"If it weren't for the relief programs, you know, that came down from the federal government many it would have been much worse. I mean, many more businesses would not have survived," said Brown.

Nobody really knows how many Wyoming businesses have actually closed due to the pandemic. And the other piece is nobody knows what impacts the health orders had. At the start of the pandemic, state auditor Kristi Racines headed up a task force that assessed the impacts COVID-19 was having on businesses in the state and what needed to be done to provide assistance. She said some businesses did close for good, but it's unclear what impacts either COVID-19 or health orders had. For instance, Racines recalled that some owners decided to do things like retire early.

Racines admitted that it's difficult to sort out what impact the health orders of 2020 actually had on businesses.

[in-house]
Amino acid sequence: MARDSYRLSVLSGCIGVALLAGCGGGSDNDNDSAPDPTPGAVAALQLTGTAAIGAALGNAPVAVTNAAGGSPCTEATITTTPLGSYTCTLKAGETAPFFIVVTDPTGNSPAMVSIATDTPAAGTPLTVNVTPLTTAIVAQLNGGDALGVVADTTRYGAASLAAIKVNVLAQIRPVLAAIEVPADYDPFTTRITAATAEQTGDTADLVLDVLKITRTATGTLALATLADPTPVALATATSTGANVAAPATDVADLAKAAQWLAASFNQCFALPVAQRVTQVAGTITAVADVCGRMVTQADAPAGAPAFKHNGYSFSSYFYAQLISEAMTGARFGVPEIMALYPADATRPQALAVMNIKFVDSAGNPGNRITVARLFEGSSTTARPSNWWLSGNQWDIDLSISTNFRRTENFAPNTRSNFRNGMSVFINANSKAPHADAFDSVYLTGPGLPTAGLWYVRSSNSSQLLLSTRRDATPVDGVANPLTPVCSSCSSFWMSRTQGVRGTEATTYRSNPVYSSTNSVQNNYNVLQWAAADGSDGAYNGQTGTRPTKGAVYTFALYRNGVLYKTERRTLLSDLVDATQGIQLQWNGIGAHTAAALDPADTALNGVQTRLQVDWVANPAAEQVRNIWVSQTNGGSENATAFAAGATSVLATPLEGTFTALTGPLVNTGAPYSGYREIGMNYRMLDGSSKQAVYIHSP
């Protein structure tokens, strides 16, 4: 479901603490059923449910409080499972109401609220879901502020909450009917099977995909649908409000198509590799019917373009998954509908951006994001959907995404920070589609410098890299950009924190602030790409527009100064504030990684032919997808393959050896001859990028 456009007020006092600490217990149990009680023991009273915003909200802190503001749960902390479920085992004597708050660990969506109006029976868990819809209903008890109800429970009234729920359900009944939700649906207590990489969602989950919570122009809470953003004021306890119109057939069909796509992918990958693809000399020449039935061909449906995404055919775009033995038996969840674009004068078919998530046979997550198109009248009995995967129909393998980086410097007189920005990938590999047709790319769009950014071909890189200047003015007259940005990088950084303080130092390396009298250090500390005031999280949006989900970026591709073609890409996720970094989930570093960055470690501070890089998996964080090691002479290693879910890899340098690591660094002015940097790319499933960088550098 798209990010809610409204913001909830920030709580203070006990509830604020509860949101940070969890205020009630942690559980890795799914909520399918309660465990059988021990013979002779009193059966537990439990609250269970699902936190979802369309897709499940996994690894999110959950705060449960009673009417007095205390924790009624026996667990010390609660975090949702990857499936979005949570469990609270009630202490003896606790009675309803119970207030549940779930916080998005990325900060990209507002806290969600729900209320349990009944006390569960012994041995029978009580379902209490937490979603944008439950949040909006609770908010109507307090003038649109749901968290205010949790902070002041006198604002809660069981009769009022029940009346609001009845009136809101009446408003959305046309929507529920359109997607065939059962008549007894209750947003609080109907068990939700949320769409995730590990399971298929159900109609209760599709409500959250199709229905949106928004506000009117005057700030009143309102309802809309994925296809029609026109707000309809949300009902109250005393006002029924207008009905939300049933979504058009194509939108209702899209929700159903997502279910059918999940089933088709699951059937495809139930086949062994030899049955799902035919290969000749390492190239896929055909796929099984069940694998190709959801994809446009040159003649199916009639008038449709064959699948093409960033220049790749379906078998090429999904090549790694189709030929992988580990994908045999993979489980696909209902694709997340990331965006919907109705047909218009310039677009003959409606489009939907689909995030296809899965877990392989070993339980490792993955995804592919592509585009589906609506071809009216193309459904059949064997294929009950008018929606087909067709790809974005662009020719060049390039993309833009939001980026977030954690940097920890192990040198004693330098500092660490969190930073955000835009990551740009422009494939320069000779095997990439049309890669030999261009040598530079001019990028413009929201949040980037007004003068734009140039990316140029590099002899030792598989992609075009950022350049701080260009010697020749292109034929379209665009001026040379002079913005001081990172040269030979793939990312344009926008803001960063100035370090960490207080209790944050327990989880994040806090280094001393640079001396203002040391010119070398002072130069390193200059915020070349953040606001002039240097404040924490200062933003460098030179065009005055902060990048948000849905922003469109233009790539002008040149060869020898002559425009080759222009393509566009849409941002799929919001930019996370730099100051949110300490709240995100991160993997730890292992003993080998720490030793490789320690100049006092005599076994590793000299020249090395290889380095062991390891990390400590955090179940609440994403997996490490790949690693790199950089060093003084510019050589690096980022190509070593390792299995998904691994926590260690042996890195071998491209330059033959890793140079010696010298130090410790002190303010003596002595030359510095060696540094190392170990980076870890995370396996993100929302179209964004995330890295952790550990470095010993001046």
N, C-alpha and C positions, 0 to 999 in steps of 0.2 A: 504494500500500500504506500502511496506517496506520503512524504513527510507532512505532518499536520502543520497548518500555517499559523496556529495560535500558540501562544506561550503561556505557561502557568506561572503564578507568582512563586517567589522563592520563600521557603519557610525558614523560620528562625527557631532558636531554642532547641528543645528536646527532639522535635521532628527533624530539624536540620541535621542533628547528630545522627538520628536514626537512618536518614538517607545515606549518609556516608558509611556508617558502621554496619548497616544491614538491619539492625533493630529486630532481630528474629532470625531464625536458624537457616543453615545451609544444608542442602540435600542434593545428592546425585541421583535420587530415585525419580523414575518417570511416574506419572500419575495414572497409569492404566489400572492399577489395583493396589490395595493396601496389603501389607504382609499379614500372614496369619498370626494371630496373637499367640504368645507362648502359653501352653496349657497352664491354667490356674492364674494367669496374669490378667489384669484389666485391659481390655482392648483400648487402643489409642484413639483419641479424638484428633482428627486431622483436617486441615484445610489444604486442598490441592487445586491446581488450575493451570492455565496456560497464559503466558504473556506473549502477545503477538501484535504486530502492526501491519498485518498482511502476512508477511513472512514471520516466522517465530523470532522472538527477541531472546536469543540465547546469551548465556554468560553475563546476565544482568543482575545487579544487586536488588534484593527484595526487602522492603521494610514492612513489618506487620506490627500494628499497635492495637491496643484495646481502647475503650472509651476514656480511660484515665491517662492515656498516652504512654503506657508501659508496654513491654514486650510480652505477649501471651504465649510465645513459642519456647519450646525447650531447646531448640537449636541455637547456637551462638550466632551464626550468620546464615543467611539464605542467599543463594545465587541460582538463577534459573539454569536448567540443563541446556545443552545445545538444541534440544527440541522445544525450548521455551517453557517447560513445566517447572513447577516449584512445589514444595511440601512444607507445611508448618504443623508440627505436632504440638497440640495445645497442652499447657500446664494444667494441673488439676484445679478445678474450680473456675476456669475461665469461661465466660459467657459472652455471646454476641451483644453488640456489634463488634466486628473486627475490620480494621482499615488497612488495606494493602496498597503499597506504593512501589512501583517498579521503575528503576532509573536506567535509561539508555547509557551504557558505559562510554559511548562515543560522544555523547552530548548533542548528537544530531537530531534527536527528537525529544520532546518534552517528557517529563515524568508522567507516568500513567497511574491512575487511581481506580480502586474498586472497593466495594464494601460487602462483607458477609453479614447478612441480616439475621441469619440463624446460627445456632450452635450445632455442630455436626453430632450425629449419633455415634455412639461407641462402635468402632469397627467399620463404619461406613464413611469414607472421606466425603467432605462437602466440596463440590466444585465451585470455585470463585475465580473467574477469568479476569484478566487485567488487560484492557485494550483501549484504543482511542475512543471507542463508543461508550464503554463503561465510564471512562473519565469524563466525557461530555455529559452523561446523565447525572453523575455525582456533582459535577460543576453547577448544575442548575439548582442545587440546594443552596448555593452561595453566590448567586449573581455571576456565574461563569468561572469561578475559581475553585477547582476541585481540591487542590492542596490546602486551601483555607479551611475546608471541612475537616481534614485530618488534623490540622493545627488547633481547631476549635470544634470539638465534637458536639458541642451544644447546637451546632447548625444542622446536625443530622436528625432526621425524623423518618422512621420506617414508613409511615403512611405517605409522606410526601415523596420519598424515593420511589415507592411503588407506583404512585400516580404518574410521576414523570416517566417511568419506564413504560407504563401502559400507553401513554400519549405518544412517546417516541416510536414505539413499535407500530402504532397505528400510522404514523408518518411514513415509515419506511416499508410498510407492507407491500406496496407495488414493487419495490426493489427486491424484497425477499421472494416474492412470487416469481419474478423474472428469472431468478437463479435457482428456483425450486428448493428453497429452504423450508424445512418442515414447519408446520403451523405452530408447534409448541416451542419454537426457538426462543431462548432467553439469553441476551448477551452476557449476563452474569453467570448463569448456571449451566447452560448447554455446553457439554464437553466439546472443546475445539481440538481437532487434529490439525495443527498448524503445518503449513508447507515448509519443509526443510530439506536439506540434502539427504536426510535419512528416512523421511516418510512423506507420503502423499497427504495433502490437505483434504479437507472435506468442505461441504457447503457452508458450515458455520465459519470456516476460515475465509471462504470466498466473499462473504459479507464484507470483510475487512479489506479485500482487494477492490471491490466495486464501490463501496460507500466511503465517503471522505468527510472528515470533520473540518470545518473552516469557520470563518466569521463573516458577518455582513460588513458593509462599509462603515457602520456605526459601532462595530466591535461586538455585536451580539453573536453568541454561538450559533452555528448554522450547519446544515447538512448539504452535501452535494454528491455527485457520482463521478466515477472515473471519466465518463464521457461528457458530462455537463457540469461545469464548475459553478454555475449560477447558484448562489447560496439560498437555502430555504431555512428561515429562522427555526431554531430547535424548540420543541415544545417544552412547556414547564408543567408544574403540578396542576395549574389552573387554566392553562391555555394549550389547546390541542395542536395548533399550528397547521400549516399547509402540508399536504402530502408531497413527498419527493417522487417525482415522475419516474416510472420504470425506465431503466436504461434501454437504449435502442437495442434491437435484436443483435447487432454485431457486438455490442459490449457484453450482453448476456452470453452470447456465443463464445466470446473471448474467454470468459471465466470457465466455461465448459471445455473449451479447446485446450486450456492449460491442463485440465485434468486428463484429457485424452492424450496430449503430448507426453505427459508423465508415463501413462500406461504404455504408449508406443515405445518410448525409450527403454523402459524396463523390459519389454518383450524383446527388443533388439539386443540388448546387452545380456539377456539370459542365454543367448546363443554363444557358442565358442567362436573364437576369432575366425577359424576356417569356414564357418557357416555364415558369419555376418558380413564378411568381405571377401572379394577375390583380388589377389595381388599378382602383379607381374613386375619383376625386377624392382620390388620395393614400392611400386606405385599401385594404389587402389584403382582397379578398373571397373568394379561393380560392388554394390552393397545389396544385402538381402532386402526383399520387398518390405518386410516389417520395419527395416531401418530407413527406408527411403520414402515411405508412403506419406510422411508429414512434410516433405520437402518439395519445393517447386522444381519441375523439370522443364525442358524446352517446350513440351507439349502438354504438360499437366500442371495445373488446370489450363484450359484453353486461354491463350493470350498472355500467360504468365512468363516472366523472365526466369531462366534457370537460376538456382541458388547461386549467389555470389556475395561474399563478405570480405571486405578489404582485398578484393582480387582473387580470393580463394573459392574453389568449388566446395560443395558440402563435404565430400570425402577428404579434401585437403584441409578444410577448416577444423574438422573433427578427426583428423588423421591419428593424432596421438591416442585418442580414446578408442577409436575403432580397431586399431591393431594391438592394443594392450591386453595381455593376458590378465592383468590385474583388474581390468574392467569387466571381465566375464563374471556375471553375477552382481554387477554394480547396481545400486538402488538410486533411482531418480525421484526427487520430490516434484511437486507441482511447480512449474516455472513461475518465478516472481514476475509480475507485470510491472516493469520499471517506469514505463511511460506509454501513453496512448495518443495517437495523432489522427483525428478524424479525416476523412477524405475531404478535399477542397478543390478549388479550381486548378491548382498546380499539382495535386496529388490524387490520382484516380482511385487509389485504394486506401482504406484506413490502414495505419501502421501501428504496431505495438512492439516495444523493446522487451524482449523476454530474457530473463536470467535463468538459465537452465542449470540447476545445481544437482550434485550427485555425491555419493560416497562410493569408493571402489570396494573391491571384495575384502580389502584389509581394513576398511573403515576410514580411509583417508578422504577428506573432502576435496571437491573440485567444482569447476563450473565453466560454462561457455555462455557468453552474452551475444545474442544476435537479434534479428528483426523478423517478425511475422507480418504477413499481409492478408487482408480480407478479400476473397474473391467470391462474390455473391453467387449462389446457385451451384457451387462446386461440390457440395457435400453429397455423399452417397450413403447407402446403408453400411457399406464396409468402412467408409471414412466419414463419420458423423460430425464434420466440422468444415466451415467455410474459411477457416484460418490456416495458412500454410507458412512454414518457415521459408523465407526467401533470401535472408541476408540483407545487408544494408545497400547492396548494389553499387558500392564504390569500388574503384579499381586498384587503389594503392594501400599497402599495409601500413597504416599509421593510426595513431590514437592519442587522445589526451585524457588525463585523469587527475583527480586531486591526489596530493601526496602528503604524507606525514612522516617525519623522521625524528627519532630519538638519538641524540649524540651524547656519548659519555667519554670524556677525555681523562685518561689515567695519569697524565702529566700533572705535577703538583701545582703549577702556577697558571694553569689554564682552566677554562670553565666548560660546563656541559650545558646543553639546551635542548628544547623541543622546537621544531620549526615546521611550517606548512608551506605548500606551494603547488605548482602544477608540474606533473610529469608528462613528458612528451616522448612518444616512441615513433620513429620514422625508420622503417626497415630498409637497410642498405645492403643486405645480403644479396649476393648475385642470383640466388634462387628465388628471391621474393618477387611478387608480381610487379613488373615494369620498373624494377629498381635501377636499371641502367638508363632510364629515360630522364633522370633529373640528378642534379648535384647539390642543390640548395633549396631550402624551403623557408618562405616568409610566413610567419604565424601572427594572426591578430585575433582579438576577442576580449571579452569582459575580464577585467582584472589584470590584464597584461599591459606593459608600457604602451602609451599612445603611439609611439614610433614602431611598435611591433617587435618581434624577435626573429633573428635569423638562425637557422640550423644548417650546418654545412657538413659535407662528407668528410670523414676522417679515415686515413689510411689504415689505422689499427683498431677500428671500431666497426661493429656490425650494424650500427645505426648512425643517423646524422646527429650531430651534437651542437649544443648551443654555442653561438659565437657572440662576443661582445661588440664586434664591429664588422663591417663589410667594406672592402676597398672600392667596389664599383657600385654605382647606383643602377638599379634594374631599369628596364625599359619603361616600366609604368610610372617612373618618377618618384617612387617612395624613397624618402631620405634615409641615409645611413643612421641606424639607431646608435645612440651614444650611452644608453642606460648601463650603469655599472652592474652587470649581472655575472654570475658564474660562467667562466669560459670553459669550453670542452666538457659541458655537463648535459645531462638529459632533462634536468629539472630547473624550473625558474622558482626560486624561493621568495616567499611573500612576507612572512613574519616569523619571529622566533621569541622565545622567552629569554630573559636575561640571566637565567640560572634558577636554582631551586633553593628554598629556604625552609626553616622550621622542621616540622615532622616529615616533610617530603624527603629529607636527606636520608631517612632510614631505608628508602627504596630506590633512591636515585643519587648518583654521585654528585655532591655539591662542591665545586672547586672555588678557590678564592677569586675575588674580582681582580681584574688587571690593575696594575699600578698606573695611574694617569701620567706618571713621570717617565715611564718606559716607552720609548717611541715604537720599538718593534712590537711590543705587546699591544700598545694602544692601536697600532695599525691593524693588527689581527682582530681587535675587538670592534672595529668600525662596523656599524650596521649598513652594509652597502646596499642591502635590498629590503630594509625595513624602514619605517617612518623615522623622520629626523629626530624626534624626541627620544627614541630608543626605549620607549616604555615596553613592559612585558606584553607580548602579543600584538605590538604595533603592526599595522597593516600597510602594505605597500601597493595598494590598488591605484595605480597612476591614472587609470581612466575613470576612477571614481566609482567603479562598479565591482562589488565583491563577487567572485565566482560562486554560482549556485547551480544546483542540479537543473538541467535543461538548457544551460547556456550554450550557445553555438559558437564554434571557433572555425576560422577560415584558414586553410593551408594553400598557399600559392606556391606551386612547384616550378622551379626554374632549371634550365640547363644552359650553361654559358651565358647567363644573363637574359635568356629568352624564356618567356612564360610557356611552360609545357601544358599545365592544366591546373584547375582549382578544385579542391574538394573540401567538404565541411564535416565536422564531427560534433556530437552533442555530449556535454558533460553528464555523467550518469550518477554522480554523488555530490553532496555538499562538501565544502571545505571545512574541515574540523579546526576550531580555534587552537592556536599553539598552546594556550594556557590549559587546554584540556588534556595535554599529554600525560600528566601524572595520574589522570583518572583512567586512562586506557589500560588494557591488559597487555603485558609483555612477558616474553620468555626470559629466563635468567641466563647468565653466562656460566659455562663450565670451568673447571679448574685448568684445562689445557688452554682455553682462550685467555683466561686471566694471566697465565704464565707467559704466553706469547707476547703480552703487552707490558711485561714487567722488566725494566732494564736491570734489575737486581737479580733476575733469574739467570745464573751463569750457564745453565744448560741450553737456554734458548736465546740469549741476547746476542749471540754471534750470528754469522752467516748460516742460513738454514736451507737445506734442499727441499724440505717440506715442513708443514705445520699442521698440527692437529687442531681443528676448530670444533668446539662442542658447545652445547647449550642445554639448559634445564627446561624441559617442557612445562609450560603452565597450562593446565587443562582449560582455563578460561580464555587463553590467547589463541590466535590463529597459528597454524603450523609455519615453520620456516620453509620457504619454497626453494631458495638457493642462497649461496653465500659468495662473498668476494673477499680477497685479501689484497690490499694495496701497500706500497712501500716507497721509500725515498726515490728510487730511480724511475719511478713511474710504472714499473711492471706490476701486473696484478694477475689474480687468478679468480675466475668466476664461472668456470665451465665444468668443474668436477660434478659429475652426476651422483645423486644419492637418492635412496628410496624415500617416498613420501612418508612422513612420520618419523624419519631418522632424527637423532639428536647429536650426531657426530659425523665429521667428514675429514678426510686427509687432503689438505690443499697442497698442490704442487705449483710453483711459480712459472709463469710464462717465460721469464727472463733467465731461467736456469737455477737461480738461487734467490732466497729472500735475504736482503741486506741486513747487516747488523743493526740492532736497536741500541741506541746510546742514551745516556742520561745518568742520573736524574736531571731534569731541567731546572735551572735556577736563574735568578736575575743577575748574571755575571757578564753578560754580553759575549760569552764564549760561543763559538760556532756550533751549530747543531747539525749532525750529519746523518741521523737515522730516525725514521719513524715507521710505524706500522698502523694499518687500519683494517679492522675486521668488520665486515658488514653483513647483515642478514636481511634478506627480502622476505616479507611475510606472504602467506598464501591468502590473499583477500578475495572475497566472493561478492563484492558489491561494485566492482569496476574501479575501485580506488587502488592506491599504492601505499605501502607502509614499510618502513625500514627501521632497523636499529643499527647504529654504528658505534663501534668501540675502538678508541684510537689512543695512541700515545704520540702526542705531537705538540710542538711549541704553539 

"The health orders certainly did things that reduced revenue and closed people down and limited customers, said Racines. "That being said, I think even after those (orders) were lifted, I think there are many businesses that just experienced such a drastic drop in customers because many folks just weren't ready to come out whether there were health orders or not."

When the legislature met this year, some lawmakers put the blame squarely on the state health officer for the state's economic difficulties during the pandemic. They specifically complained about health orders that Gillette Sen. Troy McKeown said, "didn't make sense."

McKeown and others brought legislation to try and give legislators the ability to approve health orders. Others wanted to punish state health officer Alexia Harris by stripping her funding and requiring her position to be confirmed by the state senate. Eventually, lawmakers approved legislation requiring the governor to sign off on state health orders and county commissioners to sign off on local orders.

Dr. Harrist followed the legislation and contends that her health orders were not as far reaching as her critics think.